That’s especially true in sports, where athletes are among the nation’s most prominent African-Americans but less visible in management. During a discussion on the scarcity of minority head coaches in college football, a question from Twitter was posted on the overhead projector: “Are there bad [assistant] coaches who keep their job because they’re black?”
No one on the panel addressed that question, but it demonstrates the divide that still exists. It also reminded me of my experience when I moved to southwest Florida for a columnist position in 2000.
My first column was on former NBA star Rick Barry — then coach of the now-defunct Florida Flame — and the subjects varied greatly over the next few months. In roughly my 40th column, the topic was black quarterbacks.
“That’s all you ever write about!” wrote one reader.
Several months passed before I broached race again. And sure enough, the charge came again: “That’s all you ever write about!”
My theory? In seeing my picture affixed to every column, some readers affixed “race” to every column … without even realizing it.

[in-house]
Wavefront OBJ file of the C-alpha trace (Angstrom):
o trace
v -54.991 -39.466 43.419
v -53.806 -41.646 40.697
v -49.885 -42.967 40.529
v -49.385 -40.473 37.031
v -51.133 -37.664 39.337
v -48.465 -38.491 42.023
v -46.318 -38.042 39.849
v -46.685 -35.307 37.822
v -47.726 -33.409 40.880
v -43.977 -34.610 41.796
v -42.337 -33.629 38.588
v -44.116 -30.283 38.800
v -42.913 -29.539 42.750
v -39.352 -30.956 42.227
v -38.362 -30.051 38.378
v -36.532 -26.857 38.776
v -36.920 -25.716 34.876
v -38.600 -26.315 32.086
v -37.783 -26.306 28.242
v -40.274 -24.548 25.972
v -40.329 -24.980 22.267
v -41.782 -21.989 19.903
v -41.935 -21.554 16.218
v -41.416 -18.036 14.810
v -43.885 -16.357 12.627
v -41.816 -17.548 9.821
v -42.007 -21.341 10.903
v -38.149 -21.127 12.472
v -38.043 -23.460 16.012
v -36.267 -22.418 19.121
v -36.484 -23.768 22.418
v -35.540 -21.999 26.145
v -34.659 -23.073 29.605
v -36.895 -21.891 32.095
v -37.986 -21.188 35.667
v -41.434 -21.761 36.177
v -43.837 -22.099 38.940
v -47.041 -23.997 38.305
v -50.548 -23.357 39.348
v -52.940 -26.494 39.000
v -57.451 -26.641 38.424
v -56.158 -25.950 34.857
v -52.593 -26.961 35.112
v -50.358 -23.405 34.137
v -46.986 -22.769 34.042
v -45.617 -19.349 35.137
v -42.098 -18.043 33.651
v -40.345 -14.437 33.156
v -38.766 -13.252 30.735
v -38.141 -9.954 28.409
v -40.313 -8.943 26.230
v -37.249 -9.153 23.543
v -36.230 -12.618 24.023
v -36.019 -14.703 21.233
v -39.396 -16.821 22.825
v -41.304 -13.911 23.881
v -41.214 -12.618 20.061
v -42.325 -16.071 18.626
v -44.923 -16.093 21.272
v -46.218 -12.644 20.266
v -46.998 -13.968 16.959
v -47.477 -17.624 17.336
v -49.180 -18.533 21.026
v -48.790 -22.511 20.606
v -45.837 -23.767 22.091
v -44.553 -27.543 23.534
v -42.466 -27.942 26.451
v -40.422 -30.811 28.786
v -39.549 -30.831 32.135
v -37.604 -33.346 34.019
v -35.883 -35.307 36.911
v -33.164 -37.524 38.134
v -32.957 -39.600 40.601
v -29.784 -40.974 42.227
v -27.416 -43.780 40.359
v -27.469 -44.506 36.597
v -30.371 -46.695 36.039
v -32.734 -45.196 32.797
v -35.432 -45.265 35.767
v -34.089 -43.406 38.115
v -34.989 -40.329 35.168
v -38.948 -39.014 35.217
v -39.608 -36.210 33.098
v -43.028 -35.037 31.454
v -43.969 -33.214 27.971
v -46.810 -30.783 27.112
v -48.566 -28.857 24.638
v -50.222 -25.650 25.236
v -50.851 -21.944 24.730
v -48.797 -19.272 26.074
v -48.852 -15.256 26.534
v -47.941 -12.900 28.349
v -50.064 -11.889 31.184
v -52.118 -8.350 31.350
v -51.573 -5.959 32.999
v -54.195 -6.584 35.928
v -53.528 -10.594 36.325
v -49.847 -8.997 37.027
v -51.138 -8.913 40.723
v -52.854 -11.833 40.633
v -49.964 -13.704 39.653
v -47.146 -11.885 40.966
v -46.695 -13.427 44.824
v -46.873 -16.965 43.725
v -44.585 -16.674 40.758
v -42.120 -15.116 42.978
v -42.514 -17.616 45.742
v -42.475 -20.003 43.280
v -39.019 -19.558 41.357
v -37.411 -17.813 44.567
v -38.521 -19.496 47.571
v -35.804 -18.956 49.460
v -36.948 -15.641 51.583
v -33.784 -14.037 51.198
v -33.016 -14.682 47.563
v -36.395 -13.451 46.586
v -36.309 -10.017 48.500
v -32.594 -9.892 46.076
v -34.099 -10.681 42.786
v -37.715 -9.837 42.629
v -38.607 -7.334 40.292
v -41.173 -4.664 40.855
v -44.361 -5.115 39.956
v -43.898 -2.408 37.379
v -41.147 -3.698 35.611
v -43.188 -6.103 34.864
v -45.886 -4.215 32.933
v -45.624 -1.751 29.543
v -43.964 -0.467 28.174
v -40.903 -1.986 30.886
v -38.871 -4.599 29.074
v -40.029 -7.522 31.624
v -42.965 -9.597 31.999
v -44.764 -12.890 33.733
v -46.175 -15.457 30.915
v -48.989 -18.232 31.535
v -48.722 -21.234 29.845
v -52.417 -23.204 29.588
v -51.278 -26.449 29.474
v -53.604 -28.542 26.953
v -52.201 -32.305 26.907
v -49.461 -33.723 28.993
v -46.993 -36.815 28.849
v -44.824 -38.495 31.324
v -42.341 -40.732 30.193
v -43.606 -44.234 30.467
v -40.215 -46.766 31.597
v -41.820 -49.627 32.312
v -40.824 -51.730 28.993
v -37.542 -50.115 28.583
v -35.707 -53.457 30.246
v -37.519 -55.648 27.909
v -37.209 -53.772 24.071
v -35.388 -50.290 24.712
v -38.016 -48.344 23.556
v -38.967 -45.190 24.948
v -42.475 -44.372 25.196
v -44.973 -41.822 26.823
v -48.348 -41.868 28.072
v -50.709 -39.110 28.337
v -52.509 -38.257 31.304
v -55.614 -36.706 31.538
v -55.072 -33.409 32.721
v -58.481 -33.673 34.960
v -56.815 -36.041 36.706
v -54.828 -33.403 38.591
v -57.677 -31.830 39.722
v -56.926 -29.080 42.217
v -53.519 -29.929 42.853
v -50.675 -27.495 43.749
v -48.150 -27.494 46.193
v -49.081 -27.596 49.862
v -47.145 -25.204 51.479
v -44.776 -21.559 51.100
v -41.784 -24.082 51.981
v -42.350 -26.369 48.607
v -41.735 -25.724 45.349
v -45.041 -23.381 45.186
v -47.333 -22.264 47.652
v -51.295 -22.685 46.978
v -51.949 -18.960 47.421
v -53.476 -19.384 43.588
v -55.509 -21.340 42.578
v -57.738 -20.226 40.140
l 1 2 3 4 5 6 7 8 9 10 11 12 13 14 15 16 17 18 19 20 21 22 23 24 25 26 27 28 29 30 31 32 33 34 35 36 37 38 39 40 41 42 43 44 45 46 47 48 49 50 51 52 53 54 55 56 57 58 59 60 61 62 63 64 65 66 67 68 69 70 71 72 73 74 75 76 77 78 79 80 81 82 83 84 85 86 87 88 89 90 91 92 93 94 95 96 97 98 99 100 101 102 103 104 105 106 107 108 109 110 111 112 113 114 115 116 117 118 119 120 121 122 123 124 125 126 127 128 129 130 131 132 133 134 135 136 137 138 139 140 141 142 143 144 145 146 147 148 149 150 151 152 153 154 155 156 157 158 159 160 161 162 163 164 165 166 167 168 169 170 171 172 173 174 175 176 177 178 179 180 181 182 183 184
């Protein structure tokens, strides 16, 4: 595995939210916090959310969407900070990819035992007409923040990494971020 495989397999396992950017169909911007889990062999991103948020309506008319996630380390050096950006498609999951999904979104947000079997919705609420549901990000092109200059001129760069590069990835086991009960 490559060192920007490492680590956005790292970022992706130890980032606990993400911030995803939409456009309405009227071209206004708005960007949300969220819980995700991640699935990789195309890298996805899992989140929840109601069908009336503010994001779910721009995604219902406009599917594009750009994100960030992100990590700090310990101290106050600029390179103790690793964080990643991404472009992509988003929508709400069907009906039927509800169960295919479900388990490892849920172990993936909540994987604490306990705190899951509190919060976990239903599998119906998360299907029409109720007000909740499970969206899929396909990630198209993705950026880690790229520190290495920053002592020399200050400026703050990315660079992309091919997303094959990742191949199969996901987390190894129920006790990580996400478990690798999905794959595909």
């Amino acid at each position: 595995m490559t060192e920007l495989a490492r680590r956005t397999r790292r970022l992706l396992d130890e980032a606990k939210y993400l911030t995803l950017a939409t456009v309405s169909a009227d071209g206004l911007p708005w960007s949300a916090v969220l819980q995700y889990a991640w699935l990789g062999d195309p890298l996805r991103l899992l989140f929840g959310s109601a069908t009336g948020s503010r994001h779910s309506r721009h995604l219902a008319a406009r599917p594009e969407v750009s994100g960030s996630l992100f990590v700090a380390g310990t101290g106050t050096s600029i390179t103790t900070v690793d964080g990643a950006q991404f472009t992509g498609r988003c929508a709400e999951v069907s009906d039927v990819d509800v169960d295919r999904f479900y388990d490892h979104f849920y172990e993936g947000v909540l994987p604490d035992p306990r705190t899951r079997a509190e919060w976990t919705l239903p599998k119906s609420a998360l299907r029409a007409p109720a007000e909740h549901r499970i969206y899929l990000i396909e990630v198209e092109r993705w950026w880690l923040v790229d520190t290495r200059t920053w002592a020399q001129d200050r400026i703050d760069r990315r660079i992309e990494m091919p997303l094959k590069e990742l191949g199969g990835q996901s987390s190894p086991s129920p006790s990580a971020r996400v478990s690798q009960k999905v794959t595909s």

The symposium’s namesake, the late Washington Post sports columnist, was fearless in tackling questions of race. He championed integration for Major League Baseball before Jackie Robinson arrived, and constantly zinged Marshall’s foot-dragging as Washington was the last NFL team to integrate.
Povich wrote lines such as: “Jim Brown, born ineligible to play for the Redskins, integrated their end zone three times yesterday.” In another column, he noted “the Redskins colors are burgundy, gold and Caucasian.”
I think he would’ve been proud of Wednesday night’s panel, while encouraging us to fight on. Because there’s still more work to do.